John LoVetere 1965
(Game worn)




John LoVetere is one of the most impressive men who ever played pro football. Unfortunately because he was not the self promoting type most people will never get to fully appreciate this quiet hero whose special traits transcend the game of football. If movies were real life John will always be a young Marlon Brando, John Wayne and Paul Newman rolled into one. A genuine strong silent type who only spoke up only when necessary John earned the respect of his teammates both on and off the field. The press made more colorful characters such as Sam Huff, Deacon Jones and Chuck Bednarik into larger than life football tough guys but in the locker room or on the field no one messed with big John. Although the press guide says he went to Compton College John actually entered pro football and the Los Angeles Rams directly from the military where he excelled on service teams. His fellow pro players regarded him as one of the strongest players in the league. He was one of the first football players who was a dedicated weight lifter spending countless hours in the military pumping iron to maximize his already powerful God given strength. He was one of the largest players in the league weighing close to 300 pounds which he sculptured into a "Mr. Universe" type body. His body type was unheard of for a player of that size in the 1960s. In addition to his strength and size John was always one of the fastest players on the field. Is there any wonder why the "owl wise" New York Giants traded their legendary defensive lineman Rosy Griper to the Rams straight up for the previously unsung Mr. LoVetere after the 1962 season?  Sadly, a severe knee injury prevented John from reaching his full potential with the Giants and forced his early retirement from the game after the 1965 season. John has bravely struggled with his disabled leg since leaving football. With virtually no support from the NFL's draconian disability coverage for players from his era John has relied on his natural physical strength, strong constitution, and support of his devoted wife Debbie to offset his physical handicap and persevere in a subsequent career of various physically demanding jobs. John is now enjoying a well earned retirement in a quiet rural Tennessee town.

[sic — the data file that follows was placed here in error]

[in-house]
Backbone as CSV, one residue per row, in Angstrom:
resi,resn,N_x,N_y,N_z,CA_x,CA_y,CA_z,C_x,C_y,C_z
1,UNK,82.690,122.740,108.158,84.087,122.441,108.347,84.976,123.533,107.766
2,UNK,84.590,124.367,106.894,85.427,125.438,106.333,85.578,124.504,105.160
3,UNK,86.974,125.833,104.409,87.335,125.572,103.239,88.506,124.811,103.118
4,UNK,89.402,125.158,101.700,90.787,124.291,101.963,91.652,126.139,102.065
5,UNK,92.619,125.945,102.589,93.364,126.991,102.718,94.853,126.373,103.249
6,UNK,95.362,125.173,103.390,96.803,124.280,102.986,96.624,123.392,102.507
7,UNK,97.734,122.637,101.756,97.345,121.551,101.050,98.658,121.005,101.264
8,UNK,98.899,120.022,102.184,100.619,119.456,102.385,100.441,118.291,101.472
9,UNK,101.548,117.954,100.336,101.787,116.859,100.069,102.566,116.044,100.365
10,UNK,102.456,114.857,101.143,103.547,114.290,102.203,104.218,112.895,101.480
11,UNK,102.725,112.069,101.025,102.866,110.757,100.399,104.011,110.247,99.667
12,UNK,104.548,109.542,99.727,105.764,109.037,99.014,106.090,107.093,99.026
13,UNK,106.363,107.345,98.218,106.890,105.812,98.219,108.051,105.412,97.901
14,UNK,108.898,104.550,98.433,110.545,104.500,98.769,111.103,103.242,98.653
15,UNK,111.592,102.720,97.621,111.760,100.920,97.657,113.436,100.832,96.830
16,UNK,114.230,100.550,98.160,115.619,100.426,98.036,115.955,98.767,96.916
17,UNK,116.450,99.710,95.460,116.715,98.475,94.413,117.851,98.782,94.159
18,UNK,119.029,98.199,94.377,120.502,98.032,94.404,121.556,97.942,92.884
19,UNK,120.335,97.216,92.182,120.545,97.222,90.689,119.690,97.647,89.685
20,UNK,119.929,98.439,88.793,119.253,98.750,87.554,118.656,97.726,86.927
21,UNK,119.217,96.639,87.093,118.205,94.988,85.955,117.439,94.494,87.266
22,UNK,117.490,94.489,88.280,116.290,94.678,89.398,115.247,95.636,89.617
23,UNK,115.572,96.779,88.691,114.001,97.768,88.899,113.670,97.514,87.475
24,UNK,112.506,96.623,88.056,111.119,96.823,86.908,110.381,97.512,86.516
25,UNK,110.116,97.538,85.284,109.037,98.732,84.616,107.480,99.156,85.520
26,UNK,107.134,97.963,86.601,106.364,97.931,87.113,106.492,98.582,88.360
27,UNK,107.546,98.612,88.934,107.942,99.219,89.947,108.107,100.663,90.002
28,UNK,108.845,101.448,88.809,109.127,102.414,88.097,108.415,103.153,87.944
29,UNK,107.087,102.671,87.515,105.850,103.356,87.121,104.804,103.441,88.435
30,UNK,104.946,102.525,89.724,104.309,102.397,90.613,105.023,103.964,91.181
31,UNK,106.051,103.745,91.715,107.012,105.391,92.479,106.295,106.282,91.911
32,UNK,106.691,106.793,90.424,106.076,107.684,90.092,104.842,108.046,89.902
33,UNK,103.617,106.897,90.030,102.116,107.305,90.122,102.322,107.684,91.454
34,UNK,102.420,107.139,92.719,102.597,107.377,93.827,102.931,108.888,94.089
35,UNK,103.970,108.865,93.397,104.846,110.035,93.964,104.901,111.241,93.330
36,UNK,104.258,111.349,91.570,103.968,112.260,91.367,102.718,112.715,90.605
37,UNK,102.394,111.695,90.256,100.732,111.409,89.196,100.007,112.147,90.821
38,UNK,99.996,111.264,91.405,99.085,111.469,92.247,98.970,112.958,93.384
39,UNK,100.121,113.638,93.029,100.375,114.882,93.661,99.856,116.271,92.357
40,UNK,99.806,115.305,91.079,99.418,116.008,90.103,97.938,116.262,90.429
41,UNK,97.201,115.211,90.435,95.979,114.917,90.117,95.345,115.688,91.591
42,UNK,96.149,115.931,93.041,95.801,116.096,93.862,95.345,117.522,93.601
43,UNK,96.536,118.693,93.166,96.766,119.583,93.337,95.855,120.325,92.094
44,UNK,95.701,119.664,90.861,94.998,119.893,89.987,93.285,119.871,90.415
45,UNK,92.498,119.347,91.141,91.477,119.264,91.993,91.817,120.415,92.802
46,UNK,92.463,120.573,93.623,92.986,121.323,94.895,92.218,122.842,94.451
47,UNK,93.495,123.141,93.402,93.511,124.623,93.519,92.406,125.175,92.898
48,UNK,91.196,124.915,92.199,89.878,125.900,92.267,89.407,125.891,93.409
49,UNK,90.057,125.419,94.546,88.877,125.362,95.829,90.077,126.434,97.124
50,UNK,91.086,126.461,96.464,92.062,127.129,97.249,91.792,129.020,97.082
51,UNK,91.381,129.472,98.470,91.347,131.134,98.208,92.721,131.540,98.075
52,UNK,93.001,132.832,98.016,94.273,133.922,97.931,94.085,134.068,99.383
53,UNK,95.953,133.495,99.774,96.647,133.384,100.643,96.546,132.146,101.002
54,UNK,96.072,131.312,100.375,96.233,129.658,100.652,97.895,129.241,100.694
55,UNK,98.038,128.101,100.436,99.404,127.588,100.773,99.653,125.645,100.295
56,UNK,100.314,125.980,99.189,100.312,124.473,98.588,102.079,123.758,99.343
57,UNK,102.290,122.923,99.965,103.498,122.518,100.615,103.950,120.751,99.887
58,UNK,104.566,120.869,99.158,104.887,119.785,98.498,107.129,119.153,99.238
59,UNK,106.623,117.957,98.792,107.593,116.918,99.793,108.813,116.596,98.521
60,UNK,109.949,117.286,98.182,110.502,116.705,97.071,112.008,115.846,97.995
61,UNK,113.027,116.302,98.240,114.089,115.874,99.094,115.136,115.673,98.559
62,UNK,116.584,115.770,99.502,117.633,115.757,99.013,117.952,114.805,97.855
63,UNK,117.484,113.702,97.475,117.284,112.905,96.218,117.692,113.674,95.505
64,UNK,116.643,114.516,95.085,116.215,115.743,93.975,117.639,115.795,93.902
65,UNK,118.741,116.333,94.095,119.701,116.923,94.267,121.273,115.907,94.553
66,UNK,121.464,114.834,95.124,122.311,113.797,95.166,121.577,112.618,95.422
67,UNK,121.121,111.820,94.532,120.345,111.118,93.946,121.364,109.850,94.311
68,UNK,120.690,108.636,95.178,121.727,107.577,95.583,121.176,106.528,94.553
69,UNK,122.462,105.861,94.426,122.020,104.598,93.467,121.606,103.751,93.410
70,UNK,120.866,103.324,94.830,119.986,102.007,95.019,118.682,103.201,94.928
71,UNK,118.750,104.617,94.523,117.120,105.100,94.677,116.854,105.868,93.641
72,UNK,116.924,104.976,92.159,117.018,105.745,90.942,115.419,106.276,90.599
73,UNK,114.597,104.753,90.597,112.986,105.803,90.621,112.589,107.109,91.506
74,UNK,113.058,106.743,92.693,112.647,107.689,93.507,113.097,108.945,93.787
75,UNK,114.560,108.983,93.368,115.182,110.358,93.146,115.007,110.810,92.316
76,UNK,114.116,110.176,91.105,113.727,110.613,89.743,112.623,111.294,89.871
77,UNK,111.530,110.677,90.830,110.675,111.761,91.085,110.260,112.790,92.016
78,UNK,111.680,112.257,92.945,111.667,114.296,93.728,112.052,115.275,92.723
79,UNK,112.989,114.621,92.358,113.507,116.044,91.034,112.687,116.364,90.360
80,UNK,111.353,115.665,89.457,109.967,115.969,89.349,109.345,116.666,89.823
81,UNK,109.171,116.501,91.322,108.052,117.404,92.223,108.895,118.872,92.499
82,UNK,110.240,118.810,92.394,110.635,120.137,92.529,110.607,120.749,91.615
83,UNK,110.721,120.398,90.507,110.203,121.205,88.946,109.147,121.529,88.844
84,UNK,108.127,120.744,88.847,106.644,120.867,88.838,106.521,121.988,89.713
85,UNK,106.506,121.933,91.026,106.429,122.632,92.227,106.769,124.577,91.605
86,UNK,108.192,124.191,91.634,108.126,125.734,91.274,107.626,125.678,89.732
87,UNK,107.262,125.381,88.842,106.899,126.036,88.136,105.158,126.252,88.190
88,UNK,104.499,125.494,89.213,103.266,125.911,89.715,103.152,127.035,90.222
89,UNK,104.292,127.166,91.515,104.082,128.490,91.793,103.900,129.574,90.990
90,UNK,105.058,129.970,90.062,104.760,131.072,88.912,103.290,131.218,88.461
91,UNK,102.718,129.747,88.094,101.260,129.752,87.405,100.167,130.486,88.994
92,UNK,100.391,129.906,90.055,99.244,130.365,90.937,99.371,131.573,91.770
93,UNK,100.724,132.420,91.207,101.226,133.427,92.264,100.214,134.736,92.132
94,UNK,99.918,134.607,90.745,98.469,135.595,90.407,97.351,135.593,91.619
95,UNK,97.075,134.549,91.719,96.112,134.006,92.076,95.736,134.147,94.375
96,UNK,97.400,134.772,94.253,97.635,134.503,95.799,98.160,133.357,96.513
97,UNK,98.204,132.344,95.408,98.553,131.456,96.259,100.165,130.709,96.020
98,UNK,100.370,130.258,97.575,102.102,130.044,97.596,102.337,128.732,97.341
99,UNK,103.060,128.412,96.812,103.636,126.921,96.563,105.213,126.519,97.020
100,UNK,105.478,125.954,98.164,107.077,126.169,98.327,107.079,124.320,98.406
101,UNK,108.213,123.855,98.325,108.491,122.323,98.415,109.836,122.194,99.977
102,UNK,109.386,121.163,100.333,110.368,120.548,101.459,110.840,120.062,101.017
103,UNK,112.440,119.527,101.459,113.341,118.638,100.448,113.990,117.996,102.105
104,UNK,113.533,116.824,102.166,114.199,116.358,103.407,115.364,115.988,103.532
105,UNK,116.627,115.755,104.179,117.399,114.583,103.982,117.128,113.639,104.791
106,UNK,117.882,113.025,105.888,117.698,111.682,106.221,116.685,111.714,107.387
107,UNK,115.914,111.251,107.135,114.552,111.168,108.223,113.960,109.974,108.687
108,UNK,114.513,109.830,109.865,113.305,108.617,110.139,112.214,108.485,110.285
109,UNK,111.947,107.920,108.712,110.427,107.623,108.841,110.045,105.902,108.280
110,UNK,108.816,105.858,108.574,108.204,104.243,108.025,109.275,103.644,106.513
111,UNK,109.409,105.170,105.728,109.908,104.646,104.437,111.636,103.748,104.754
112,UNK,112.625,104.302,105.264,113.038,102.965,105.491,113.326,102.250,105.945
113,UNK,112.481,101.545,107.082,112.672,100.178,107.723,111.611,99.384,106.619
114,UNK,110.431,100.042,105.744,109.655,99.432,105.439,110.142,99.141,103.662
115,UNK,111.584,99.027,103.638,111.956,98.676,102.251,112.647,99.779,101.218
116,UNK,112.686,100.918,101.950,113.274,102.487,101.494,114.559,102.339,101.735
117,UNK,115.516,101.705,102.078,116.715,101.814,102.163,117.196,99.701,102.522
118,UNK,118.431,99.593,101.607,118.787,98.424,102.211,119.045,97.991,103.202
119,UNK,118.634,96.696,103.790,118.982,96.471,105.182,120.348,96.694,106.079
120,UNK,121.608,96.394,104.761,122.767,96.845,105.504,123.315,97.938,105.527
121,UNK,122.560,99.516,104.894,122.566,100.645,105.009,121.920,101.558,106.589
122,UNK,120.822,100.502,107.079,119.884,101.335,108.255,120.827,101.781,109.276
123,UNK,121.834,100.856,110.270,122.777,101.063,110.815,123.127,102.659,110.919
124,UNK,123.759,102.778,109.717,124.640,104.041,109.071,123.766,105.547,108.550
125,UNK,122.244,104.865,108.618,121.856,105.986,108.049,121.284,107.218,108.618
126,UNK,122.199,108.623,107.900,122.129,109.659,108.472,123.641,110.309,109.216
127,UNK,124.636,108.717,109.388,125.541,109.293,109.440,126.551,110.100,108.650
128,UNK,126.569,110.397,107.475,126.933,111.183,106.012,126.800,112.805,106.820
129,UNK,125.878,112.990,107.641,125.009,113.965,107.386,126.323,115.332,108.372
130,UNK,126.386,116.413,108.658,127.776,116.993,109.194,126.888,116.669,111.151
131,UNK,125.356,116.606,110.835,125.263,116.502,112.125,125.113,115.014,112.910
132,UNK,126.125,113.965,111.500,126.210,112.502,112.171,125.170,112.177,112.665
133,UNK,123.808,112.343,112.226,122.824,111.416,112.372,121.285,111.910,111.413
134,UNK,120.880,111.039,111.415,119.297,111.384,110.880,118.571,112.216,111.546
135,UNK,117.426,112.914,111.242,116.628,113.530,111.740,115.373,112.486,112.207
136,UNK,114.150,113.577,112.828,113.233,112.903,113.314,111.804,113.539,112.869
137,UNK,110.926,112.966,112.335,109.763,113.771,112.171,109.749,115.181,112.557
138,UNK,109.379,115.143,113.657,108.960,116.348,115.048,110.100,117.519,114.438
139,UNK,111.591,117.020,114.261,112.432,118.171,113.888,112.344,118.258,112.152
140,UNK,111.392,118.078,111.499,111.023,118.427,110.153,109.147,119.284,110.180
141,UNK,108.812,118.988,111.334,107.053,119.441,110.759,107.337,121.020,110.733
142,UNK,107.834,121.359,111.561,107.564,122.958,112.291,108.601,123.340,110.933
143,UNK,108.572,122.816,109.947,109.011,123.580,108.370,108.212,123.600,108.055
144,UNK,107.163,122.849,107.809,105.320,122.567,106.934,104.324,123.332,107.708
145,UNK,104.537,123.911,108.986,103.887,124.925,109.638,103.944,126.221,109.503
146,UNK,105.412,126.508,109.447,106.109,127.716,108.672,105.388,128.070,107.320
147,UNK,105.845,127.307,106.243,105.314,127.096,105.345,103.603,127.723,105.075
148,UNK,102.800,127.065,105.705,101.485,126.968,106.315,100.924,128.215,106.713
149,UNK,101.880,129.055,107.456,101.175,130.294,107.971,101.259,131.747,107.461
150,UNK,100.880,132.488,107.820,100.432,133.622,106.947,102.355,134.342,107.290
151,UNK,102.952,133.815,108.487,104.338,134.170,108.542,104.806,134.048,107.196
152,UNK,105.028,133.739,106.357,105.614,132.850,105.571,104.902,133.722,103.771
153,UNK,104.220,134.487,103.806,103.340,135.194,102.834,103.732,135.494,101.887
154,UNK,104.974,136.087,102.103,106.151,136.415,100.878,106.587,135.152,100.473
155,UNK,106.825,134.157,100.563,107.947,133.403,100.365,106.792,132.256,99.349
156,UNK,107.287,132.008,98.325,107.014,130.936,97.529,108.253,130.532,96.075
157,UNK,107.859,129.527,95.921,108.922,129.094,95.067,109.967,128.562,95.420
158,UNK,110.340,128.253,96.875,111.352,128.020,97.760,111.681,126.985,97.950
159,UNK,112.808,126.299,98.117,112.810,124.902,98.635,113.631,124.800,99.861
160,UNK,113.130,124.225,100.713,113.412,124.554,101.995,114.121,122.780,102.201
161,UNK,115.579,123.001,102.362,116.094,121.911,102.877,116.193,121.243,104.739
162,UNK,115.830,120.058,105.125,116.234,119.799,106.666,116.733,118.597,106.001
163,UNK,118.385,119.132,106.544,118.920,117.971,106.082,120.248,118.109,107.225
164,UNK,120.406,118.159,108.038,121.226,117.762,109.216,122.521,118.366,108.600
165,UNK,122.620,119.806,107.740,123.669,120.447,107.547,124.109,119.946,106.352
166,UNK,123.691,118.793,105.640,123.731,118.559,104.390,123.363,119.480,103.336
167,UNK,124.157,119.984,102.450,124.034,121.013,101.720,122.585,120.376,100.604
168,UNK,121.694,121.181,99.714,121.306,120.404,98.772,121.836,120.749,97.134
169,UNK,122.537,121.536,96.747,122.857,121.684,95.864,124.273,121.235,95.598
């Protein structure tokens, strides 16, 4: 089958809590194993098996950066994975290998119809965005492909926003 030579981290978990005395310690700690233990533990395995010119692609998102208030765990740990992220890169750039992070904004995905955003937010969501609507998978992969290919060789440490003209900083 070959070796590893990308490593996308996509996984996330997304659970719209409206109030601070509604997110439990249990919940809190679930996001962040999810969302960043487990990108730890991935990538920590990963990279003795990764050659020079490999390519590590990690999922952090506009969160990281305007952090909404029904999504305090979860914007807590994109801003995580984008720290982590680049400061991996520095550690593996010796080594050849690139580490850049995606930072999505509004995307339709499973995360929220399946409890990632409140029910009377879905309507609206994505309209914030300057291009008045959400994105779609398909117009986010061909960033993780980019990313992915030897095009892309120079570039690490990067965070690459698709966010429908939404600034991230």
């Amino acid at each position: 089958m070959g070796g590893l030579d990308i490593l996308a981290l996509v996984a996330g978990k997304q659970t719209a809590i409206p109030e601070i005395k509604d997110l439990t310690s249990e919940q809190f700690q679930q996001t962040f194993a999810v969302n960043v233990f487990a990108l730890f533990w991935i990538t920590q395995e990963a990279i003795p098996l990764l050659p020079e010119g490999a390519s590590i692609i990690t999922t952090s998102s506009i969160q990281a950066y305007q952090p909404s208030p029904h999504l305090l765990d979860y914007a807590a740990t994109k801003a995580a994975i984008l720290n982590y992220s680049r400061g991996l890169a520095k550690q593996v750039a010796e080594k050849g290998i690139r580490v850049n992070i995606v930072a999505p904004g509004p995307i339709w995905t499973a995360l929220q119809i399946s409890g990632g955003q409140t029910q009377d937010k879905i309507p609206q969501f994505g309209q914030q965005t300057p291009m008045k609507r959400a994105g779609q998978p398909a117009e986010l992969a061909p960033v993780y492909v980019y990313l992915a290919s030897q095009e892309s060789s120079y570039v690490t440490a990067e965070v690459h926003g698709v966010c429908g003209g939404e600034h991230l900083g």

This is John's helmet from his final season with the Giants in 1965. The Riddell model "RK" suspension helmet is a size 7 5/8. The face mask is a Schutt 1965 model "JOP."  This face mask style was the first one to use side attachment clips to mount the sides of the mask frame instead of bolting the sides of the mask frame directly to the helmet. In 1966 Schutt removed the "butterfly" bolt on top mount replacing it with similar top attachment clips. The Kelly green concussion padding located in the helmet's inside crown area was an optional additional padding system offered by Riddell for their suspension helmets. Most Giant's suspension helmets contained this additional padding subsequent to the serious concussion injury suffered by Giant great Frank Gifford in 1960. This helmet has the original "NY" logos introduced in 1961 and the 2" high rounded font player numerals on the front and rear of the helmet. As opposed to Giants helmets from the 1950s and early 1960s which had a painted on red center stripe this helmet has the later style vinyl tape center stripe.